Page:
Durrani, O. (2005) The Sorcerer’s Apprentice: Klaus Mann’s Input into Doctor Faustus. In: Oxford German Studies 34. Oxford University Press, UK, pp. 173-179.
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Durrani argues that Thomas Mann’s novel Doktor Faustus was preceded by a remarkably similar novel written by his son seven years earlier. Verbal parallels between the two novels are frequent, and the underlying ethos is remarkably similar: in both texts, an immoral artist, desperate for success, ignores the political realities of his time and fails to use his position to influence society in a positive manner. After identifying close parallels and comparing the authorial perspective, Durrani produces some startling evidence to show that Thomas Mann not only borrowed details from Klaus’s work, but also incorporated much data from his son’s biography into his portrayal of the tragic hero of Doktor Faustus.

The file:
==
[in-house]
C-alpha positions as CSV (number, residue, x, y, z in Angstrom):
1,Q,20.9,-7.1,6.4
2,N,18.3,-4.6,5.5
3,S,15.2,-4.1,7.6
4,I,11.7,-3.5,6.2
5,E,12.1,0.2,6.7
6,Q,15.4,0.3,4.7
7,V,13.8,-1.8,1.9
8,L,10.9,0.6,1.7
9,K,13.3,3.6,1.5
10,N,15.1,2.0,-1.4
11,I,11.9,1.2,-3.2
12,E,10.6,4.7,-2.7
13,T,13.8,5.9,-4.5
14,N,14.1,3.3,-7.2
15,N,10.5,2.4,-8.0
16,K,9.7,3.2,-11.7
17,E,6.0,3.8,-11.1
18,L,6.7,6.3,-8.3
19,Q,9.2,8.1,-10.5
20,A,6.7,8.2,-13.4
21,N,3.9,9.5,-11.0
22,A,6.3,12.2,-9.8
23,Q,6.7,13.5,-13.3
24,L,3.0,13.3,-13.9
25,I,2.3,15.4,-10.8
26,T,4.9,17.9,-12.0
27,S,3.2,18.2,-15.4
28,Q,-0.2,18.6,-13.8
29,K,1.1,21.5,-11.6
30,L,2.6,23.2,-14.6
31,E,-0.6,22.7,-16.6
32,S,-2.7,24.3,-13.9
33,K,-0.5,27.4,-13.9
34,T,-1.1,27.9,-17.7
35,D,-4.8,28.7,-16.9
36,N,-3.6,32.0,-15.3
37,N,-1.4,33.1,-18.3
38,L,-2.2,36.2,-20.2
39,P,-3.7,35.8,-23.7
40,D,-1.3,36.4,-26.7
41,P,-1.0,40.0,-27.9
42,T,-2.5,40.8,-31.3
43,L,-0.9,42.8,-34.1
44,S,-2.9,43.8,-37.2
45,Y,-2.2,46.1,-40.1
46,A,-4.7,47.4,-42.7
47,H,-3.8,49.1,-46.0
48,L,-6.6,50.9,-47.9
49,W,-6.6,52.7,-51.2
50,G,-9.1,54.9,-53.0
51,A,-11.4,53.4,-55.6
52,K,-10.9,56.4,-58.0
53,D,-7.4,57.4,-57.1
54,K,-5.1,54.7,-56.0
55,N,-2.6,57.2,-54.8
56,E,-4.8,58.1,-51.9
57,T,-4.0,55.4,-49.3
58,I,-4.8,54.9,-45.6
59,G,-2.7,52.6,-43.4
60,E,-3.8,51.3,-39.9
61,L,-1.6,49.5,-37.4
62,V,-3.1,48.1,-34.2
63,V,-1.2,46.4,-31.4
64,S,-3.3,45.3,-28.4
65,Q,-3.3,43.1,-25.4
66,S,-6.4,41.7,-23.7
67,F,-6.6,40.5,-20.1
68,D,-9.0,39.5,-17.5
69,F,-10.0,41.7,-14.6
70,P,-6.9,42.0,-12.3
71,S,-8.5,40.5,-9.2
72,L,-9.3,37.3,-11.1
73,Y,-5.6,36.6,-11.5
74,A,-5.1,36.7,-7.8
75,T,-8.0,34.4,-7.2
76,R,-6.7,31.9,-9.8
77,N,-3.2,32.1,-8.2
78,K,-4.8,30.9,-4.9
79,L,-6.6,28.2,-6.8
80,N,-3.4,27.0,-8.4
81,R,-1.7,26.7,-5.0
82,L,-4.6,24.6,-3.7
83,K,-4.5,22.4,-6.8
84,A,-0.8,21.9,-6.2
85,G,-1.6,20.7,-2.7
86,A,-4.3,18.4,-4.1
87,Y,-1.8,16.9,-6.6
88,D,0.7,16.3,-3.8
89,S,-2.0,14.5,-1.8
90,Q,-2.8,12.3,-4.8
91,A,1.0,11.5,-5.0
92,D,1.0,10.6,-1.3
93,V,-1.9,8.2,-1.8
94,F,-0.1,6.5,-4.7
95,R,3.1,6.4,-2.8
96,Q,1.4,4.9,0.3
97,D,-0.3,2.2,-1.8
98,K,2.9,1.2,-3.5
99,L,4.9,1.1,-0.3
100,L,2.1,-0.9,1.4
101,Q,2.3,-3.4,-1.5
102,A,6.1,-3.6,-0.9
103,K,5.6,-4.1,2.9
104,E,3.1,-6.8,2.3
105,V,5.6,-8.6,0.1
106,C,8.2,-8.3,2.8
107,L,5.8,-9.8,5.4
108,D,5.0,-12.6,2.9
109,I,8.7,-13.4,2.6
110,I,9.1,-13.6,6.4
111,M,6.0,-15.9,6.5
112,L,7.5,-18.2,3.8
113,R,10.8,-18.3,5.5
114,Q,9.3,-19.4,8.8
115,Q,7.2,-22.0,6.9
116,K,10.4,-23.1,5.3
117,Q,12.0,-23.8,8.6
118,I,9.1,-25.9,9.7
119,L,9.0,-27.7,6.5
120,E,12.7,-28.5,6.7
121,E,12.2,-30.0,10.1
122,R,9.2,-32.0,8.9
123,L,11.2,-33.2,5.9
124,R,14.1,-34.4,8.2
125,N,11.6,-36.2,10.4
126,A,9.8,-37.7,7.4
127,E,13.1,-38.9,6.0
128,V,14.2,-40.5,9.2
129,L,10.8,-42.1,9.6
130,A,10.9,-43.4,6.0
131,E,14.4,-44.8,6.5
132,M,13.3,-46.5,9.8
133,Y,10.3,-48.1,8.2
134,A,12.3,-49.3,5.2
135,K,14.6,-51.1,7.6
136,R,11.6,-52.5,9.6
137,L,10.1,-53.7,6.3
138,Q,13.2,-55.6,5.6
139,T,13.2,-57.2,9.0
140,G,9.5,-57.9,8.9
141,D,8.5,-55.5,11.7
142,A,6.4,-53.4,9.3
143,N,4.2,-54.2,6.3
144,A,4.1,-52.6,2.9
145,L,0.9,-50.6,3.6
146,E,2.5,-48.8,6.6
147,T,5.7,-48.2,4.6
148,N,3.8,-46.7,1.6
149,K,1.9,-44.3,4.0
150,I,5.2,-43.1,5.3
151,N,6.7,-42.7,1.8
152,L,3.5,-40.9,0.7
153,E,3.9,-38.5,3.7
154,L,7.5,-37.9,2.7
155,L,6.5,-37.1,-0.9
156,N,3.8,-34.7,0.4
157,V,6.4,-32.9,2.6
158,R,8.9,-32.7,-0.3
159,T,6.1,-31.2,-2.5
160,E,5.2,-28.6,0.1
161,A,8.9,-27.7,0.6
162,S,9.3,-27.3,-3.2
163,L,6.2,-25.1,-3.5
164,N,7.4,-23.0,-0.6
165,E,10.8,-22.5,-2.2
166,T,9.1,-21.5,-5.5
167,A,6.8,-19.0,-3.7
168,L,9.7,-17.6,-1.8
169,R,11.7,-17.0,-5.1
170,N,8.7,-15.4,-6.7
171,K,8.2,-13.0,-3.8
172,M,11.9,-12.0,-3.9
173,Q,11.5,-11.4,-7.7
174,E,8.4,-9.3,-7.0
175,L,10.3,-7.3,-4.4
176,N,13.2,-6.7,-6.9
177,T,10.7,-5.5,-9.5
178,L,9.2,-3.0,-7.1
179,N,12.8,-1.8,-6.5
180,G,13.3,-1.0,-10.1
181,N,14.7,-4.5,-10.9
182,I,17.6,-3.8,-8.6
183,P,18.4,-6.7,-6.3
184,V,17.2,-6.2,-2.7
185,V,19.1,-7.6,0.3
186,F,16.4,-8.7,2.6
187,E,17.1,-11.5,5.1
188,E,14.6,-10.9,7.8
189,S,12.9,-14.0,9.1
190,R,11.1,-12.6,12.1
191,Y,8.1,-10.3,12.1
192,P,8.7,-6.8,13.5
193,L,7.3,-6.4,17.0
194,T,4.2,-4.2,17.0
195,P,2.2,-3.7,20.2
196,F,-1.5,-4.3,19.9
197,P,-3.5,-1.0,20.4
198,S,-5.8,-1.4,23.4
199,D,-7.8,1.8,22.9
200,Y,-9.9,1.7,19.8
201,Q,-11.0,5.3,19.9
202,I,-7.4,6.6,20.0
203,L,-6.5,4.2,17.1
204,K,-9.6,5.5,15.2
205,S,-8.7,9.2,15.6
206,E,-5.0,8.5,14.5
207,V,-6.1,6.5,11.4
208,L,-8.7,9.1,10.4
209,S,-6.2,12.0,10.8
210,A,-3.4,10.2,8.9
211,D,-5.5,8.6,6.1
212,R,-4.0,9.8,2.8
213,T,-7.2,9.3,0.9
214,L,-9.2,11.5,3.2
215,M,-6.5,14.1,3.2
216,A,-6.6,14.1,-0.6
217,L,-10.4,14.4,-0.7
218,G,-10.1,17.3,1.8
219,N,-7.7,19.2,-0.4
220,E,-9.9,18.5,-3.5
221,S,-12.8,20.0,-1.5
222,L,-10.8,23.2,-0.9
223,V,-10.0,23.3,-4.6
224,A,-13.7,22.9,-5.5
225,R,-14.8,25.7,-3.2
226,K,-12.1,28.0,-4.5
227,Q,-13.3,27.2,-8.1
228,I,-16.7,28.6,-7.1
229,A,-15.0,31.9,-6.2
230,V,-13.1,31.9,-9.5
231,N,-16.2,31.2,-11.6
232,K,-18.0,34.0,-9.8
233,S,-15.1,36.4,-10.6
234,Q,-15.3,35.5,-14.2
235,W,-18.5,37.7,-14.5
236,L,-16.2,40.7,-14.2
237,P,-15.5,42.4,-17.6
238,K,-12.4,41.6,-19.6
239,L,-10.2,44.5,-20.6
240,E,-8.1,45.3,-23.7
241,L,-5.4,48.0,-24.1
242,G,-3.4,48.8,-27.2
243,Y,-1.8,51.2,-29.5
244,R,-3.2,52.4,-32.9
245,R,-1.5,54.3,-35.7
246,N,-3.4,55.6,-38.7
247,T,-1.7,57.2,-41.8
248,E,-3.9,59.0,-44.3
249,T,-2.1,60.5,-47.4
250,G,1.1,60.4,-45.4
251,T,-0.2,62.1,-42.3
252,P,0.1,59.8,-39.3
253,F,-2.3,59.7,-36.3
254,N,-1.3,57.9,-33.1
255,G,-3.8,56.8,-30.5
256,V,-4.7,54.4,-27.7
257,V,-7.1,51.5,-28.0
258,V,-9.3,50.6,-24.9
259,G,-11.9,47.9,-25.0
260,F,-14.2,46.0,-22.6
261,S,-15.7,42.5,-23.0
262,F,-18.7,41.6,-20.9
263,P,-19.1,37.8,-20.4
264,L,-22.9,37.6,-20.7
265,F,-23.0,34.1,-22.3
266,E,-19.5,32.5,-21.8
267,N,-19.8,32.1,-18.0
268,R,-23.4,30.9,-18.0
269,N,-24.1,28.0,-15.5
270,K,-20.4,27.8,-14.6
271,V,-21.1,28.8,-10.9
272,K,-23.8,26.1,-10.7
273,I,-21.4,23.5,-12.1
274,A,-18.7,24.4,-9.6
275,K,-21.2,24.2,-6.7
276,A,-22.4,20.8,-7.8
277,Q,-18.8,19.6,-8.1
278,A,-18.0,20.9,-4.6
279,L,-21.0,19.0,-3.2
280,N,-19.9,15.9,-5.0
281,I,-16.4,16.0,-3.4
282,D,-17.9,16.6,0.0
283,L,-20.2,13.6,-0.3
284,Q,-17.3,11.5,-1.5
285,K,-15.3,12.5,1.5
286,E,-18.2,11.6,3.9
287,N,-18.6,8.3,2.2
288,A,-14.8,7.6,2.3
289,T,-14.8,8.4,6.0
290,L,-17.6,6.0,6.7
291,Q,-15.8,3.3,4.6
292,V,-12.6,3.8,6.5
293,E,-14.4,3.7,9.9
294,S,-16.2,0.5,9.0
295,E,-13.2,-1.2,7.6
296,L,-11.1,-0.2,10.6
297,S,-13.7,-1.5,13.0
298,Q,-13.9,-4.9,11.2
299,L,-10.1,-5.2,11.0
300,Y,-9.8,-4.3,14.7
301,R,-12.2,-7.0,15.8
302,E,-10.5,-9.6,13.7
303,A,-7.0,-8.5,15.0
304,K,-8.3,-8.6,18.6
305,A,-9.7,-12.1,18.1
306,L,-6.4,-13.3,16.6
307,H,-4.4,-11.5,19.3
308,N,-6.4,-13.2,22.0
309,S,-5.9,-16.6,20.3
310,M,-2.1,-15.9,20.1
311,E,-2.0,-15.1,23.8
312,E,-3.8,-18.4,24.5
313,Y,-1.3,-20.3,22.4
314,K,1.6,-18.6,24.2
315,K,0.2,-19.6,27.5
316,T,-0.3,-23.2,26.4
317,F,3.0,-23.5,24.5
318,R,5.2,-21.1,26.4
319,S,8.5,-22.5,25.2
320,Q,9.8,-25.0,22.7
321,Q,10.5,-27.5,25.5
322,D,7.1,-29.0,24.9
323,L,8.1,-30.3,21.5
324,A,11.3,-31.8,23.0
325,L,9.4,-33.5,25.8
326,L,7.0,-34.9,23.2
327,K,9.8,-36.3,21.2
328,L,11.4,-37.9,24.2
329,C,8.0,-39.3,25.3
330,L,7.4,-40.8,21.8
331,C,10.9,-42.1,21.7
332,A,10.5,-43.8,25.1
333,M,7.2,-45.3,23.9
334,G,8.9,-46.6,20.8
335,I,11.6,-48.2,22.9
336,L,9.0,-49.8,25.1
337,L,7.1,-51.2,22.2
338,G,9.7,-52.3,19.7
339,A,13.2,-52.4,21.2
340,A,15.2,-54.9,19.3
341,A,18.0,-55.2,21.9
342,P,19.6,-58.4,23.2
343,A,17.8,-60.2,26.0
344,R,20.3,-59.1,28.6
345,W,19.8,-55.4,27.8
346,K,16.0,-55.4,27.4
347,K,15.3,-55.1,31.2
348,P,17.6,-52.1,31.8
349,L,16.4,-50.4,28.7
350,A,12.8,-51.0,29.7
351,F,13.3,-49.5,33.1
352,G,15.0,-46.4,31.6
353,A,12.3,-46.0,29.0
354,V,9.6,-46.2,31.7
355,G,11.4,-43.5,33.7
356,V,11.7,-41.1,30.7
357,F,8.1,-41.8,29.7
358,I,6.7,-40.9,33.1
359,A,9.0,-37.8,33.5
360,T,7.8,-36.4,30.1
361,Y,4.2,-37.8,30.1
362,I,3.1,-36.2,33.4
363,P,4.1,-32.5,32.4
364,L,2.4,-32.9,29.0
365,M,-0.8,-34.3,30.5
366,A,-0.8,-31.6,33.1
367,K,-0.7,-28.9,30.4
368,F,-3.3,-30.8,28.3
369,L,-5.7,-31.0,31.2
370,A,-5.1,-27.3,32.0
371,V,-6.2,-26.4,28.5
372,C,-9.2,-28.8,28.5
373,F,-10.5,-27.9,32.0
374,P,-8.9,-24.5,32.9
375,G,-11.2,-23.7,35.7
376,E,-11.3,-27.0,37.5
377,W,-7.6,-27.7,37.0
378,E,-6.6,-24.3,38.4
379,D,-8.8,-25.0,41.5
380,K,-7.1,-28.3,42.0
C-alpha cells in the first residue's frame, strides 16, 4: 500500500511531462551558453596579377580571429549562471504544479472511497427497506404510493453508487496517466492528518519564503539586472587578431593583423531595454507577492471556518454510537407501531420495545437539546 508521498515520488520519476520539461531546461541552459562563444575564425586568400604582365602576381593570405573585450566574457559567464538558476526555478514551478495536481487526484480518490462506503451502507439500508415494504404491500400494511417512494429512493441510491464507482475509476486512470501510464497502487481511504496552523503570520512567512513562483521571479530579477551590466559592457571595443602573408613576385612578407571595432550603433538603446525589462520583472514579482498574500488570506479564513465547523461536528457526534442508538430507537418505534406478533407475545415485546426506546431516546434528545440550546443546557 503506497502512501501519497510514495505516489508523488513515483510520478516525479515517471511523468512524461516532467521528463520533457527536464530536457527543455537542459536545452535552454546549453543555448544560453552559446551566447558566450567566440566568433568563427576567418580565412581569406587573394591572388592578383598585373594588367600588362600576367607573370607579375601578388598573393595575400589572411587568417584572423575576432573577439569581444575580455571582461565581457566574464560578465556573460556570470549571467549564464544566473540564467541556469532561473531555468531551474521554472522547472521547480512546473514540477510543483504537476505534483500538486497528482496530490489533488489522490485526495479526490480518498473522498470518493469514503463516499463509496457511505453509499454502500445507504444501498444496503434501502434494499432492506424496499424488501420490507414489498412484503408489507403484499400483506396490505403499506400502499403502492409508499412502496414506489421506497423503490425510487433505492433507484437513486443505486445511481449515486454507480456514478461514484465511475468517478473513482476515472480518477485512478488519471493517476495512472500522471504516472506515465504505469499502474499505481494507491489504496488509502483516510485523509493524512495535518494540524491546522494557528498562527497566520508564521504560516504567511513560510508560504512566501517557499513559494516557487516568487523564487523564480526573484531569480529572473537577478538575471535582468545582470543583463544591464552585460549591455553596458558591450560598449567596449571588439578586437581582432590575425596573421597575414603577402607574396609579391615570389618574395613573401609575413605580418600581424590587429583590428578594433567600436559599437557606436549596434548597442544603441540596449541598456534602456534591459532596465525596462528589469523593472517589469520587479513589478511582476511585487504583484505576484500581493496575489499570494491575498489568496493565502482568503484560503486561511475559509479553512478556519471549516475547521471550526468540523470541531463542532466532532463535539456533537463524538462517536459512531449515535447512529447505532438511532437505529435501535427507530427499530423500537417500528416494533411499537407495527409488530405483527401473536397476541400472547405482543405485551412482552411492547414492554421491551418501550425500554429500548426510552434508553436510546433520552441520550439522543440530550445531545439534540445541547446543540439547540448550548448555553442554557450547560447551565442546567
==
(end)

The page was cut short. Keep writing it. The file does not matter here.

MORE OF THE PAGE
|Item Type:||Book section|
|Subjects:||P Language and Literature > PD Germanic languages
P Language and Literature > PT Germanic literature
|Divisions:||Faculties > Humanities > School of European Culture and Languages|
|Depositing User:||Diane Peretti|
|Date Deposited:||19 Dec 2007 18:46|
|Last Modified:||04 May 2012 15:36|
|Resource URI:||http://kar.kent.ac.uk/id/eprint/1150 (The current URI for this page, for reference purposes)|
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